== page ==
AUGUSTA Triple-digit temperatures have led some Kansas communities to start restricting water usage and have left many farmers unable to pump enough from wells to satisfy thirsty crops.
The U.S. Department of Agriculture earlier this month issued a drought disaster declaration for 49 Kansas counties. Some parts of the states have received less than half of their typical rainfall.
The Wichita Eagle reported that the Augusta City Lake, which is surrounded by acres of dried out mud, could be tapped out as a water source by mid-August unless heavy rains or water conservation extends its life.
Violations of outdoor water usage restrictions announced this past week can draw fines of $50 to $300 — and result in loss of service. If the drought continues, the city may consider closing pools and coin-operated car washes.
Linda Williams, who has lived in a home near the edge of Augusta City Lake for 25 years, doesn’t like to watch her normally green front yard turn brown.
“But we don’t have a choice. We’re all in the same boat so we may as well work together,” she said.
The city of Hesston has declared a water emergency, and residents will soon be required to limit outdoor watering. Residents are being asked to voluntarily conserve water until Thursday, when the resolution goes into effect, said City Administrator John Carder.
“Hopefully, it will rain,” he said, noting the city had received about 4 inches of rain since June 1.
In Larned, the heat and lack of rain has been blistering. Farmer Tom Giessel bought a new corn header earlier this year with hopes of another bountiful harvest. But now that his 1,200 acres of corn has shriveled, he doesn’t expect to pull his combine out of the shed.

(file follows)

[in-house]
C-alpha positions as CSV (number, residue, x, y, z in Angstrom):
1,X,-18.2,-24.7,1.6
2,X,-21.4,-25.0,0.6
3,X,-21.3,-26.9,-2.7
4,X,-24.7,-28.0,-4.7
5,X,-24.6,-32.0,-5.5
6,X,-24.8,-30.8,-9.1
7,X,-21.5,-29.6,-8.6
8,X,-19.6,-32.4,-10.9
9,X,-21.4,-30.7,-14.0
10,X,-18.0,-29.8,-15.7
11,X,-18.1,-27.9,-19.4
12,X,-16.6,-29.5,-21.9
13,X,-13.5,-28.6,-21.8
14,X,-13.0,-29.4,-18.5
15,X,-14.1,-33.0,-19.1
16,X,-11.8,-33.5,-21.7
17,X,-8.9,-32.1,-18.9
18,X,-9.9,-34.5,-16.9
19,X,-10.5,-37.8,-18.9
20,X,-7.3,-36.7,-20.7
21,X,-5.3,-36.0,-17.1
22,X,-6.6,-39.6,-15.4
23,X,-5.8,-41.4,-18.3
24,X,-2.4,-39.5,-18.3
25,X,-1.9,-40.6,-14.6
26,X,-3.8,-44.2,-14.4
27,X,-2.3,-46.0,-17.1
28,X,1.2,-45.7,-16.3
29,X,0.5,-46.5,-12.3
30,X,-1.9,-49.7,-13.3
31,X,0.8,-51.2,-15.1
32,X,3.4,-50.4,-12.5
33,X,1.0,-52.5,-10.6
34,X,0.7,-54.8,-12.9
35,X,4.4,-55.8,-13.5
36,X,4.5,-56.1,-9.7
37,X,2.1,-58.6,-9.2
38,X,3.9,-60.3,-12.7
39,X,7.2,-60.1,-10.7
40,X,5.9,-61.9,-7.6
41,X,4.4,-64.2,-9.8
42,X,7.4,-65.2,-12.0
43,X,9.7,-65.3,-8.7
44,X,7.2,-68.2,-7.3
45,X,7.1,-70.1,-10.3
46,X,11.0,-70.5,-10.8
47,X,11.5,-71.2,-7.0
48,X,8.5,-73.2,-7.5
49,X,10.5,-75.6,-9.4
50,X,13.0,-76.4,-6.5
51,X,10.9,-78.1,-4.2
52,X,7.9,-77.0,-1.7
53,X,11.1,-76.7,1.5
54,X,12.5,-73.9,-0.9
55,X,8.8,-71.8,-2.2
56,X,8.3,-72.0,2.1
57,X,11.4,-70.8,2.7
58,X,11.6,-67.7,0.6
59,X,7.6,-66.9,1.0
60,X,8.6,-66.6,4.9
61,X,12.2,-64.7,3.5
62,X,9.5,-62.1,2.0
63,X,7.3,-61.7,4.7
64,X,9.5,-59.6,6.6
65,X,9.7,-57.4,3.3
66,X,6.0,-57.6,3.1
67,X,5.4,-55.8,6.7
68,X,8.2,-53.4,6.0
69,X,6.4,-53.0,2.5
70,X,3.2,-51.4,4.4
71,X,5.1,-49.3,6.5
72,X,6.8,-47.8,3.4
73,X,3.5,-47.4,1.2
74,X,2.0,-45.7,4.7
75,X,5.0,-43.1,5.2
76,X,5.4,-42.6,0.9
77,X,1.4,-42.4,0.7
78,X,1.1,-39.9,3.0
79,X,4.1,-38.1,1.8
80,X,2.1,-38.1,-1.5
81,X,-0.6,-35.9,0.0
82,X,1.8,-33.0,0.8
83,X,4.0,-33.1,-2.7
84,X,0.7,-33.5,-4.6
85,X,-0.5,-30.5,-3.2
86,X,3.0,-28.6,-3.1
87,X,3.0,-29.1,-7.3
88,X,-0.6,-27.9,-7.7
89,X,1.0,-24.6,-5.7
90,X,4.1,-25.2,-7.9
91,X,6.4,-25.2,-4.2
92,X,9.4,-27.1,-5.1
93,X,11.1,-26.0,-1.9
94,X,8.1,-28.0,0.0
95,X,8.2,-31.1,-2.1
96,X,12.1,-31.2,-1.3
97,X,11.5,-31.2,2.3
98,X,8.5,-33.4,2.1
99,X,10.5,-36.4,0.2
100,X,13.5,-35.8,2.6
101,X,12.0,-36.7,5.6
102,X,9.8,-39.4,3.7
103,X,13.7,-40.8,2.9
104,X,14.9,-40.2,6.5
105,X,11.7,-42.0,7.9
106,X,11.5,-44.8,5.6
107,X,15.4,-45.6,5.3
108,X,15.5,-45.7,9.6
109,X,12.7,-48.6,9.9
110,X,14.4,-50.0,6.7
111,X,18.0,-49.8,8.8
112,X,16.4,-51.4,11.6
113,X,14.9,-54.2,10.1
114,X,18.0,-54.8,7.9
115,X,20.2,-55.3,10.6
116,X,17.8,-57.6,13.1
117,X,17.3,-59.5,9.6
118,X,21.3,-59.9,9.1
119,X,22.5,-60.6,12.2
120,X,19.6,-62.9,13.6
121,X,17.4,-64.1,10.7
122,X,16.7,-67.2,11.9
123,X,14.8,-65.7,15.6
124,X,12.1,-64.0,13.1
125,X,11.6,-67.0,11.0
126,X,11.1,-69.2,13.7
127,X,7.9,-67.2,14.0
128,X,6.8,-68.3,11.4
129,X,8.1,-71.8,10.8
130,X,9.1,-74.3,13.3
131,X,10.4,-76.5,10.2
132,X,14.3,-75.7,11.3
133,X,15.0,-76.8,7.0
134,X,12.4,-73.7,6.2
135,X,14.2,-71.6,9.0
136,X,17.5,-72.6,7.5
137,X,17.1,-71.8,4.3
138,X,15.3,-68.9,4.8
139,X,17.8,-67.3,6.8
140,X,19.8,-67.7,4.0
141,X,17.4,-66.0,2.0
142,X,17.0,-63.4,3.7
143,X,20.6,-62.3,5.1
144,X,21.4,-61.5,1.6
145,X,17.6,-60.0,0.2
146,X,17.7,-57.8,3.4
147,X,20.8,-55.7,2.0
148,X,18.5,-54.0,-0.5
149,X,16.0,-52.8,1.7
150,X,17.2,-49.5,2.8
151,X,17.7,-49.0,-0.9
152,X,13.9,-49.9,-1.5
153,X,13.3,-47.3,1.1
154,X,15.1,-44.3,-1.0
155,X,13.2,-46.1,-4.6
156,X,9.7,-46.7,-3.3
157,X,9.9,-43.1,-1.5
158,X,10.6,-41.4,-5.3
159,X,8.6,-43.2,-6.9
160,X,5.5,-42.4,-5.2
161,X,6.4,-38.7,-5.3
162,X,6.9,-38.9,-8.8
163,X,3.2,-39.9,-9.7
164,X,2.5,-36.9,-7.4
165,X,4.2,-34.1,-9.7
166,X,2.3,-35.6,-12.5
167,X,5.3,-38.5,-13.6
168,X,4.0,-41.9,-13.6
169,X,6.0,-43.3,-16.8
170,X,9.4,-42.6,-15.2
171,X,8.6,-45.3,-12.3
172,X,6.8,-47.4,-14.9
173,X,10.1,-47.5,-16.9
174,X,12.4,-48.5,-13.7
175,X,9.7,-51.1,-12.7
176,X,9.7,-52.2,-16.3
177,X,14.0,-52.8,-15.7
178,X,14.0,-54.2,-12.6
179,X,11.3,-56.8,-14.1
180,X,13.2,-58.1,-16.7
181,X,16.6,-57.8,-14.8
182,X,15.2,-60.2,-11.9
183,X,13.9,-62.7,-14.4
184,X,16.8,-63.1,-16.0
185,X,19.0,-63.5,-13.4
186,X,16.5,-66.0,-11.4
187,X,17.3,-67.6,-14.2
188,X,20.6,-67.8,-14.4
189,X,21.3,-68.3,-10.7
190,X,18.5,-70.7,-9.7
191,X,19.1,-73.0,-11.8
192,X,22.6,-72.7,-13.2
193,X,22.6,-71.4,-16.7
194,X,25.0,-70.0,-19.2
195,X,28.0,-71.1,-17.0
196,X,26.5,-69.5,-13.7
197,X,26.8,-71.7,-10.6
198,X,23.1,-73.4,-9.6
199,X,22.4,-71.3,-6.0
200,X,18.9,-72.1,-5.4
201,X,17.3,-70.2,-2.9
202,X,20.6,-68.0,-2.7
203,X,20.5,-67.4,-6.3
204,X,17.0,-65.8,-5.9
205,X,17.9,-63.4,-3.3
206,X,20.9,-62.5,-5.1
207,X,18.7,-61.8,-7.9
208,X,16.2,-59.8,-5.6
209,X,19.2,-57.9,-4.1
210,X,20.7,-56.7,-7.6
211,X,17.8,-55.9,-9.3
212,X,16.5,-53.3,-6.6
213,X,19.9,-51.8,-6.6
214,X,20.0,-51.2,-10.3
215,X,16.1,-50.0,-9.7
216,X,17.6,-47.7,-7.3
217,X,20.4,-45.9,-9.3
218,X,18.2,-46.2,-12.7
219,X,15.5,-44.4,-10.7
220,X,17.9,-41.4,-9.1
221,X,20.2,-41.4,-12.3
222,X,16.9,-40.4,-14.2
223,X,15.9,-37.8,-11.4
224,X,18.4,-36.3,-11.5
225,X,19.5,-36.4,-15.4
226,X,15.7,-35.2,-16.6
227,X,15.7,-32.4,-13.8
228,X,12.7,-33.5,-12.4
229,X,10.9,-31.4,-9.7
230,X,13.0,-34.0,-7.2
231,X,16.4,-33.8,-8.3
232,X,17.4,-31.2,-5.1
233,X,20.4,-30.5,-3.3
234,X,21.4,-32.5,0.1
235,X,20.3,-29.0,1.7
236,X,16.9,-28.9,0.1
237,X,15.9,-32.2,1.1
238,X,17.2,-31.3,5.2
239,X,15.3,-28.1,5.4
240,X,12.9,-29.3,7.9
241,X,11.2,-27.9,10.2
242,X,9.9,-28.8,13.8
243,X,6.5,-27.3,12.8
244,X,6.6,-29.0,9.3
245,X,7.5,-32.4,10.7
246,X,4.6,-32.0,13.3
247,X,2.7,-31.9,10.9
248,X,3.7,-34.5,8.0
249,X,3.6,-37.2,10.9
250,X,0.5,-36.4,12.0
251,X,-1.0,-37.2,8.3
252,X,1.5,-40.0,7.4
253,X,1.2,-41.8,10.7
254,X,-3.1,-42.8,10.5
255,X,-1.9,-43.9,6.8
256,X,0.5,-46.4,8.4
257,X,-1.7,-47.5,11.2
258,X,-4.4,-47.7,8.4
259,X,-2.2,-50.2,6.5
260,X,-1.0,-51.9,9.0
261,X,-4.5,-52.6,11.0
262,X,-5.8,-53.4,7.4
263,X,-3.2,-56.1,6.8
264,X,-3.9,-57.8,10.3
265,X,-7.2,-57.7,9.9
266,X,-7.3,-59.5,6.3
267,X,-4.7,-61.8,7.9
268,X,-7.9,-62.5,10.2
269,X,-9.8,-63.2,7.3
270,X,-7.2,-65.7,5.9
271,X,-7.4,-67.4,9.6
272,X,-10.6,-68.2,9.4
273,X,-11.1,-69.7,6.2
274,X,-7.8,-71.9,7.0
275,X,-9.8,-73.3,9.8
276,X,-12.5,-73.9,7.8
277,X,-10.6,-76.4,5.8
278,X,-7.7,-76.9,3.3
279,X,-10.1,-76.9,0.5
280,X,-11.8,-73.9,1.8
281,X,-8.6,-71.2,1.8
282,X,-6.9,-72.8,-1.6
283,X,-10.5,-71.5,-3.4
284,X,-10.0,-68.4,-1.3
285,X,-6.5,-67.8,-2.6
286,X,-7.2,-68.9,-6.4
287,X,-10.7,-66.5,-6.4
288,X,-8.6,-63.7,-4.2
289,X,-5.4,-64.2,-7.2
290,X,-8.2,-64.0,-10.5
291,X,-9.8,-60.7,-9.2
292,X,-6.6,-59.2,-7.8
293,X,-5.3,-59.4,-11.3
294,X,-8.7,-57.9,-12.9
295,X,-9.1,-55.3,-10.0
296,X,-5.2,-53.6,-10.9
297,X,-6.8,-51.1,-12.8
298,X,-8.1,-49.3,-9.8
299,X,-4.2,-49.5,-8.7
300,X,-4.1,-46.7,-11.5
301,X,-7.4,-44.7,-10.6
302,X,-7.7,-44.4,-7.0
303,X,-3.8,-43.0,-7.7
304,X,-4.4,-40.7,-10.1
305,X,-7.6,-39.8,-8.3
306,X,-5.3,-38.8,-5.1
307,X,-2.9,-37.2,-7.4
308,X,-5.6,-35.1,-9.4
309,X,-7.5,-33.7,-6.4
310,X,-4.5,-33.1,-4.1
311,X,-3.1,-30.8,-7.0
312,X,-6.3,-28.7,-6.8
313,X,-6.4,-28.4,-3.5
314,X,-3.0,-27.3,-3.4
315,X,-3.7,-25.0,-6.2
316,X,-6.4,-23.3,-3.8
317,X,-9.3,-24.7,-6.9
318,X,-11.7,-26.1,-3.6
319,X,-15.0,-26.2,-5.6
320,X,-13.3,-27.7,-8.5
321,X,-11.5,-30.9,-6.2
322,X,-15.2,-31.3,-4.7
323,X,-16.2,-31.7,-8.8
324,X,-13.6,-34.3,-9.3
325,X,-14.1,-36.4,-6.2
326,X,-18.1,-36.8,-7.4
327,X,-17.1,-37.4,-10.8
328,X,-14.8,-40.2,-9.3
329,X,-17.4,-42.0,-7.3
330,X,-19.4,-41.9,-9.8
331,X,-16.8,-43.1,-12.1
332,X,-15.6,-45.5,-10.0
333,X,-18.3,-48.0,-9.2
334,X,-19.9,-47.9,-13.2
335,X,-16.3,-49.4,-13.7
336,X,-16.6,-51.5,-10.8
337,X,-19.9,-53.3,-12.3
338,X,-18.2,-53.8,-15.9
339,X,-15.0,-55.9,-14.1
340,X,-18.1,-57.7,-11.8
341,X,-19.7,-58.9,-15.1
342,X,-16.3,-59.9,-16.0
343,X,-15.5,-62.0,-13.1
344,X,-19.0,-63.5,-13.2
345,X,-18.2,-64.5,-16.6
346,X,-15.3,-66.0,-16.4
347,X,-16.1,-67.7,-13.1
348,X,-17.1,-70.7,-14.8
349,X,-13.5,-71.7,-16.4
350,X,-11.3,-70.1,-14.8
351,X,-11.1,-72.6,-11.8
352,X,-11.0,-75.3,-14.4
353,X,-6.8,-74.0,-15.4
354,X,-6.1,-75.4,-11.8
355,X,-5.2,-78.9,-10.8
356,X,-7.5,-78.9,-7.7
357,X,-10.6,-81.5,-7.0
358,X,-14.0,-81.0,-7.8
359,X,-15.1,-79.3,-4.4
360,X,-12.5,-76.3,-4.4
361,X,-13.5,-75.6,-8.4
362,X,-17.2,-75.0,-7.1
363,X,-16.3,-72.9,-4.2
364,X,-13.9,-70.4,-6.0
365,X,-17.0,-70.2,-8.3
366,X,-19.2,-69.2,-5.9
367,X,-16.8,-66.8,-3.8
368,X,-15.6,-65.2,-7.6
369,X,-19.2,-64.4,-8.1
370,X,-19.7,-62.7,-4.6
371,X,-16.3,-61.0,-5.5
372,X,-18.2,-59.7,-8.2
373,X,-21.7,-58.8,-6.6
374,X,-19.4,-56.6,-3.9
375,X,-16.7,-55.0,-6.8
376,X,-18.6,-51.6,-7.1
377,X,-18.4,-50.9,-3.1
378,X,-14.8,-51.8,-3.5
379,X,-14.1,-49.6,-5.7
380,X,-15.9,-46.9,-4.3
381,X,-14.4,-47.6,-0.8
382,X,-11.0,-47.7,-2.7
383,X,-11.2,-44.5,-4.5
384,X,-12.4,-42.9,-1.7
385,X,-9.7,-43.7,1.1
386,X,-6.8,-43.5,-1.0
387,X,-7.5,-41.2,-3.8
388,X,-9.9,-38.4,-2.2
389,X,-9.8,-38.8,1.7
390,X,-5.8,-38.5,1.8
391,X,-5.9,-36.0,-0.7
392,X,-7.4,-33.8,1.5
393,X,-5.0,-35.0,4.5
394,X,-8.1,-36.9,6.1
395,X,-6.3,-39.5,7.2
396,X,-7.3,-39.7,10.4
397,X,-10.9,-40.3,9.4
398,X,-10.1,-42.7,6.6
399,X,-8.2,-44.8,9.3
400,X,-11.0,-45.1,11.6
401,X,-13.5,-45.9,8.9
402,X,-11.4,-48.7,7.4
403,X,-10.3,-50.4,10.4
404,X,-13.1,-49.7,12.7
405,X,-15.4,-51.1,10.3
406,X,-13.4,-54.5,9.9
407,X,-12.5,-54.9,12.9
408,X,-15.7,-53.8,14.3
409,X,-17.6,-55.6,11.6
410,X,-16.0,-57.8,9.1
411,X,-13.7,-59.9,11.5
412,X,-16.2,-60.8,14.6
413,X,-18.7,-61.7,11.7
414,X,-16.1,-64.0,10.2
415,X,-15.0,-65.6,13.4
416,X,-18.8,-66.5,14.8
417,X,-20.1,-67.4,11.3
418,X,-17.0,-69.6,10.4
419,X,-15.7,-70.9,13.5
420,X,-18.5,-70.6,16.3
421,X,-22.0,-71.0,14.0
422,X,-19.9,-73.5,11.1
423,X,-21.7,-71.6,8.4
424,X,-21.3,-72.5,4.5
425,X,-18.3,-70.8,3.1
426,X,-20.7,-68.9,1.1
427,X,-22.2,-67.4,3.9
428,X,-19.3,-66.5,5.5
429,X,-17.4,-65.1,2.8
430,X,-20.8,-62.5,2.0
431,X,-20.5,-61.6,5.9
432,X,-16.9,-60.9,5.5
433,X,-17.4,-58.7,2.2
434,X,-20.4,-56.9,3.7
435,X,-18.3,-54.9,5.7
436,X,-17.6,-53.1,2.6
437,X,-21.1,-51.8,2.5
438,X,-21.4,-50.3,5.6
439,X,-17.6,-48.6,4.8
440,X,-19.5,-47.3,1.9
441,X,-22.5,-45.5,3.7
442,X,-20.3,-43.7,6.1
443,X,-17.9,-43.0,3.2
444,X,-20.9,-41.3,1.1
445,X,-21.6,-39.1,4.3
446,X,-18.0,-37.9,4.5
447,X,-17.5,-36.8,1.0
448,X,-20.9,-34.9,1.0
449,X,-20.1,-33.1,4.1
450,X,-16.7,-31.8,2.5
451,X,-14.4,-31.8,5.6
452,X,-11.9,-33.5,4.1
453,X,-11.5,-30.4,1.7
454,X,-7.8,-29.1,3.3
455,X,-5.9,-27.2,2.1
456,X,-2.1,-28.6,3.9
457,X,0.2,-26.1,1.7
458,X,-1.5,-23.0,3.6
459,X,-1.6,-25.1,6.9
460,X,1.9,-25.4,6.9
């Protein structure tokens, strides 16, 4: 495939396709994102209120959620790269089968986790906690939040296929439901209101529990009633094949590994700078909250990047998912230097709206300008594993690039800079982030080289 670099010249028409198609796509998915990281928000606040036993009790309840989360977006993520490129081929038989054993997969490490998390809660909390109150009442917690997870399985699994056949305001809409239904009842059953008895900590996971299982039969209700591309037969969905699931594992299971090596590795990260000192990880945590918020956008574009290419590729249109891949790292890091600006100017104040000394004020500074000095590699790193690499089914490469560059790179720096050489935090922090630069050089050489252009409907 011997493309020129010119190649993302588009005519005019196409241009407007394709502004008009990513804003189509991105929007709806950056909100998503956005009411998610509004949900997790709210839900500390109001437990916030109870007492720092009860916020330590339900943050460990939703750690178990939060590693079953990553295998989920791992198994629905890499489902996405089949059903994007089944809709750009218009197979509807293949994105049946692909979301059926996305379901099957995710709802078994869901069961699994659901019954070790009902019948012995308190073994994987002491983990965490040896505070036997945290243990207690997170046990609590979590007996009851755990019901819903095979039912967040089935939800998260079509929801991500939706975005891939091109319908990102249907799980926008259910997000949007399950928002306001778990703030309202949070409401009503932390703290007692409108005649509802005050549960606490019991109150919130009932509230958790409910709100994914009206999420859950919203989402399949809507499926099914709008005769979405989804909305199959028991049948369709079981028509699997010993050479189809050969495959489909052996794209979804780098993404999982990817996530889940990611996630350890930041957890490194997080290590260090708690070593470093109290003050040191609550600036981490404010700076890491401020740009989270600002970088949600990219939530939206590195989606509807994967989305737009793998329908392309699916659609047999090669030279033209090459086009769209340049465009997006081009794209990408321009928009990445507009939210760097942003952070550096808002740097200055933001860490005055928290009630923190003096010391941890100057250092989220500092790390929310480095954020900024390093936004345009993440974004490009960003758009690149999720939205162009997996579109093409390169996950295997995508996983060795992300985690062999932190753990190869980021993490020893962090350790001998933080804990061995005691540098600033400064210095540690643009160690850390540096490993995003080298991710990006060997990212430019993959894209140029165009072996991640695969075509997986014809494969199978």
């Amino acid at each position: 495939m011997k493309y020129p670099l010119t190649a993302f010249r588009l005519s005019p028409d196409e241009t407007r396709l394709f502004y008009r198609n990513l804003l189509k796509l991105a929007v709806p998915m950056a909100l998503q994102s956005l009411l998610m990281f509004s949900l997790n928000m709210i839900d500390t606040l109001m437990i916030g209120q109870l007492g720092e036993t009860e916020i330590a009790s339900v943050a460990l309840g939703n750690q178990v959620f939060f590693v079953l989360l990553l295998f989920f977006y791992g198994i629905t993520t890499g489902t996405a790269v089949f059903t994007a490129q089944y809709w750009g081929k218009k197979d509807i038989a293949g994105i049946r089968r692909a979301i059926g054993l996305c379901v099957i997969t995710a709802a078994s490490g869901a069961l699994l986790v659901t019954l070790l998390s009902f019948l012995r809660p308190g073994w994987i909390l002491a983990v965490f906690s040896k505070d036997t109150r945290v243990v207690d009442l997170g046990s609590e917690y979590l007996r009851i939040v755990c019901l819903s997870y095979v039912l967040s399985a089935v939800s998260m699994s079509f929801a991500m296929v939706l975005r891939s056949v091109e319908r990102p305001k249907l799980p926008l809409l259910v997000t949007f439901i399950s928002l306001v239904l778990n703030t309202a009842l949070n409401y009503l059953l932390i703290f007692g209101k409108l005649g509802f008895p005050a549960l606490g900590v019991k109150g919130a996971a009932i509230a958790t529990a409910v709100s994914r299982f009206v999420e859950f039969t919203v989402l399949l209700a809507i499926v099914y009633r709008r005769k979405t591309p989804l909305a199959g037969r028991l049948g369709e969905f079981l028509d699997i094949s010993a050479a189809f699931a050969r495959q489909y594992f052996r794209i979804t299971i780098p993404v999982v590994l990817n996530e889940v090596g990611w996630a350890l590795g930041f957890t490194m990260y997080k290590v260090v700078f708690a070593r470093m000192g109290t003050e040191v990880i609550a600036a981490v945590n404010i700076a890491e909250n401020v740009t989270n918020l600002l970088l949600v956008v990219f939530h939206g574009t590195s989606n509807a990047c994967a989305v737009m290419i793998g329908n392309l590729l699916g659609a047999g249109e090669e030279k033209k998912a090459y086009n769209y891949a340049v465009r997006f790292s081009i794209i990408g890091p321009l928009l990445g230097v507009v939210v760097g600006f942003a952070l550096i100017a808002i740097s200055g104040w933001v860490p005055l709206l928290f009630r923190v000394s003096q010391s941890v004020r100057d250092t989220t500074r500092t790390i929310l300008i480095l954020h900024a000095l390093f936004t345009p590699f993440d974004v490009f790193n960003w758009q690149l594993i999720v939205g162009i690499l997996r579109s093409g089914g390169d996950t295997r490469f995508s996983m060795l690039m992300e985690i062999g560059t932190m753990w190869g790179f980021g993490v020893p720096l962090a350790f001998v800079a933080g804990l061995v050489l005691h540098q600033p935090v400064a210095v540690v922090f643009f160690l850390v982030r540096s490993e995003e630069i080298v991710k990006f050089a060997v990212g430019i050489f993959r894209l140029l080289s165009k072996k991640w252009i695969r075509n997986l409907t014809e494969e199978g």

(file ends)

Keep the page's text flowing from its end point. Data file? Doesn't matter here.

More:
“Kiss her goodbye,” he said as he stood in the middle of a patch of dryland corn, inspecting what was left of his drought-stricken crop.
Even irrigated crops are suffering because farmers can’t pump enough to keep them from withering. Many farmers are abandoning half their circles in an effort to save the other half, said Joey Kuehler, a Satanta-area crop consultant with Dodge City-based Servi-Tech Inc.
“I’ve made more recommendations in the past three weeks for farmers to do that than I have in the past 25 years combined,” Kuehler told The Hutchinson News. “When you have a 125-acre circle and you abandoned one half to save the other half, that pretty much shows we are in dire straits.”
The state is taking steps to help. Seward County K-State Extension Agent Mike Hanson said under an old law, producers were only allocated so many inches of irrigation water per acre per year. One effort aimed at helping is a flex account that gives farmers a five-year allotment of water based on their past usage over a 10-year period.
“They can spread that allocation over five years, and hopefully, we’ll have a couple of wet years if they do that,” he told The Leader & Times newspaper in Liberal. “It gives them a chance to plan ahead and maybe put in more water-efficient crops.”